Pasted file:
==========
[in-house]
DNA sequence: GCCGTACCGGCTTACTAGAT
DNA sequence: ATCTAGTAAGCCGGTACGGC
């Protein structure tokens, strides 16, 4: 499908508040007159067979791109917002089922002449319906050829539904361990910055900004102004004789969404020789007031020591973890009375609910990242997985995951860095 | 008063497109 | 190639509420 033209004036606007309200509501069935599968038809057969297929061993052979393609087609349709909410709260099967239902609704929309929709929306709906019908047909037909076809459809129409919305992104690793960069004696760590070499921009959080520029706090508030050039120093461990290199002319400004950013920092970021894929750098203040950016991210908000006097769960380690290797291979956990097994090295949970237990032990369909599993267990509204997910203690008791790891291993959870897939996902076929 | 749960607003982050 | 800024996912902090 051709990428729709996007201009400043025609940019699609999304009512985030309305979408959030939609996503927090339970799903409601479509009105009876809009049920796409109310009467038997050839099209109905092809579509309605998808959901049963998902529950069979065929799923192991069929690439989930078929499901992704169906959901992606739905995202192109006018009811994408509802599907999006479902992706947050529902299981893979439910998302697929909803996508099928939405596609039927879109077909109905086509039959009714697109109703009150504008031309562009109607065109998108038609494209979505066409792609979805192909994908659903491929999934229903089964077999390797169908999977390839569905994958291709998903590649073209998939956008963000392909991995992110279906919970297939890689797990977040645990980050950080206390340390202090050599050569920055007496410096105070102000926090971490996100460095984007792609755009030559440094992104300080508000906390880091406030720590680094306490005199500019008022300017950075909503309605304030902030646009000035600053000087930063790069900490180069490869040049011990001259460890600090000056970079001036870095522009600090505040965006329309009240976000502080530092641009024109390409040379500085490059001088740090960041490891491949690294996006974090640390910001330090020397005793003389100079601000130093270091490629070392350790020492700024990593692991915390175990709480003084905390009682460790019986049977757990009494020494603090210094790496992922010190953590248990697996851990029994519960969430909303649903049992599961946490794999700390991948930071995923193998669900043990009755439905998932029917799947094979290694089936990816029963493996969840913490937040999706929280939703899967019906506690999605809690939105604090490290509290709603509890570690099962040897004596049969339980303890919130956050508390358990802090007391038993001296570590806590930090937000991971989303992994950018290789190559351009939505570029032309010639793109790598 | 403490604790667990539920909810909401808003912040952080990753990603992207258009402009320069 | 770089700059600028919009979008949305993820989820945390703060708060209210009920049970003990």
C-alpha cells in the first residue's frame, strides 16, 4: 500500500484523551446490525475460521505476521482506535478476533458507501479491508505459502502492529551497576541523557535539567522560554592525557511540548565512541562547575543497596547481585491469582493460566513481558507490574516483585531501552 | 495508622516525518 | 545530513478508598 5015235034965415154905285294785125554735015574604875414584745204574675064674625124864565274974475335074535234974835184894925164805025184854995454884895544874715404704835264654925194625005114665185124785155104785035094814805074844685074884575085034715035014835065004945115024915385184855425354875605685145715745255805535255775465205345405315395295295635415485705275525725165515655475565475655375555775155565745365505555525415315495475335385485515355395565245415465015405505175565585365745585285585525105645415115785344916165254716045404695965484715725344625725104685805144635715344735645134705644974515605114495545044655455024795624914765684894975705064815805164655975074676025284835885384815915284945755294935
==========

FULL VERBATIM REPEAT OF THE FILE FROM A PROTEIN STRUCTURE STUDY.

[in-house]
DNA sequence: GCCGTACCGGCTTACTAGAT
DNA sequence: ATCTAGTAAGCCGGTACGGC
């Protein structure tokens, strides 16, 4: 499908508040007159067979791109917002089922002449319906050829539904361990910055900004102004004789969404020789007031020591973890009375609910990242997985995951860095 | 008063497109 | 190639509420 033209004036606007309200509501069935599968038809057969297929061993052979393609087609349709909410709260099967239902609704929309929709929306709906019908047909037909076809459809129409919305992104690793960069004696760590070499921009959080520029706090508030050039120093461990290199002319400004950013920092970021894929750098203040950016991210908000006097769960380690290797291979956990097994090295949970237990032990369909599993267990509204997910203690008791790891291993959870897939996902076929 | 749960607003982050 | 800024996912902090 051709990428729709996007201009400043025609940019699609999304009512985030309305979408959030939609996503927090339970799903409601479509009105009876809009049920796409109310009467038997050839099209109905092809579509309605998808959901049963998902529950069979065929799923192991069929690439989930078929499901992704169906959901992606739905995202192109006018009811994408509802599907999006479902992706947050529902299981893979439910998302697929909803996508099928939405596609039927879109077909109905086509039959009714697109109703009150504008031309562009109607065109998108038609494209979505066409792609979805192909994908659903491929999934229903089964077999390797169908999977390839569905994958291709998903590649073209998939956008963000392909991995992110279906919970297939890689797990977040645990980050950080206390340390202090050599050569920055007496410096105070102000926090971490996100460095984007792609755009030559440094992104300080508000906390880091406030720590680094306490005199500019008022300017950075909503309605304030902030646009000035600053000087930063790069900490180069490869040049011990001259460890600090000056970079001036870095522009600090505040965006329309009240976000502080530092641009024109390409040379500085490059001088740090960041490891491949690294996006974090640390910001330090020397005793003389100079601000130093270091490629070392350790020492700024990593692991915390175990709480003084905390009682460790019986049977757990009494020494603090210094790496992922010190953590248990697996851990029994519960969430909303649903049992599961946490794999700390991948930071995923193998669900043990009755439905998932029917799947094979290694089936990816029963493996969840913490937040999706929280939703899967019906506690999605809690939105604090490290509290709603509890570690099962040897004596049969339980303890919130956050508390358990802090007391038993001296570590806590930090937000991971989303992994950018290789190559351009939505570029032309010639793109790598 | 403490604790667990539920909810909401808003912040952080990753990603992207258009402009320069 | 770089700059600028919009979008949305993820989820945390703060708060209210009920049970003990």
C-alpha cells in the first residue's frame, strides 16, 4: 500500500484523551446490525475460521505476521482506535478476533458507501479491508505459502502492529551497576541523557535539567522560554592525557511540548565512541562547575543497596547481585491469582493460566513481558507490574516483585531501552 | 495508622516525518 | 545530513478508598 5015235034965415154905285294785125554735015574604875414584745204574675064674625124864565274974475335074535234974835184894925164805025184854995454884895544874715404704835264654925194625005114665185124785155104785035094814805074844685074884575085034715035014835065004945115024915385184855425354875605685145715745255805535255775465205345405315395295295635415485705275525725165515655475565475655375555775155565745365505555525415315495475335385485515355395565245415465015405505175565585365745585285585525105645415115785344916165254716045404695965484715725344625725104685805144635715344735645134705644974515605114495545044655455024795624914765684894975705064815805164655975074676025284835885384815915284945755294935